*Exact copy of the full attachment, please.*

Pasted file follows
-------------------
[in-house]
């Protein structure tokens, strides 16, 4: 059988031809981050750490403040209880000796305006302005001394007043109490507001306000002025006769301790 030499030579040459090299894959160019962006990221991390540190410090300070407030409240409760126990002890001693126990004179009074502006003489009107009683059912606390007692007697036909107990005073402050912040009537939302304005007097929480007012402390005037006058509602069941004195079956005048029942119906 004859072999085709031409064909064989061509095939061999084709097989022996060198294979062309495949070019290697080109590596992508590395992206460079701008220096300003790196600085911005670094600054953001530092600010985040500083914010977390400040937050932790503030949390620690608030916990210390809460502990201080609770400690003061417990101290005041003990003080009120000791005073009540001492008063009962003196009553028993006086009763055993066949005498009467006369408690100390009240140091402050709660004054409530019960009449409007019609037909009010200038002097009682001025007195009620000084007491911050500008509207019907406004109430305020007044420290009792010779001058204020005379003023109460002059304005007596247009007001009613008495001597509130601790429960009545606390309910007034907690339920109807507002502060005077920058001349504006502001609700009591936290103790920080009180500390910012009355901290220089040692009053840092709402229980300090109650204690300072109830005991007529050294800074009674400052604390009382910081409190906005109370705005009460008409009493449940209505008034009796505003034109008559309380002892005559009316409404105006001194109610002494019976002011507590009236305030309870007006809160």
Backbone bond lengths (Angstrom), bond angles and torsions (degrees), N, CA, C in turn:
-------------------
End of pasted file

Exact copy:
[in-house]
């Protein structure tokens, strides 16, 4: 059988031809981050750490403040209880000796305006302005001394007043109490507001306000002025006769301790 030499030579040459090299894959160019962006990221991390540190410090300070407030409240409760126990002890001693126990004179009074502006003489009107009683059912606390007692007697036909107990005073402050912040009537939302304005007097929480007012402390005037006058509602069941004195079956005048029942119906 004859072999085709031409064909064989061509095939061999084709097989022996060198294979062309495949070019290697080109590596992508590395992206460079701008220096300003790196600085911005670094600054953001530092600010985040500083914010977390400040937050932790503030949390620690608030916990210390809460502990201080609770400690003061417990101290005041003990003080009120000791005073009540001492008063009962003196009553028993006086009763055993066949005498009467006369408690100390009240140091402050709660004054409530019960009449409007019609037909009010200038002097009682001025007195009620000084007491911050500008509207019907406004109430305020007044420290009792010779001058204020005379003023109460002059304005007596247009007001009613008495001597509130601790429960009545606390309910007034907690339920109807507002502060005077920058001349504006502001609700009591936290103790920080009180500390910012009355901290220089040692009053840092709402229980300090109650204690300072109830005991007529050294800074009674400052604390009382910081409190906005109370705005009460008409009493449940209505008034009796505003034109008559309380002892005559009316409404105006001194109610002494019976002011507590009236305030309870007006809160």
Backbone bond lengths (Angstrom), bond angles and torsions (degrees), N, CA, C in turn: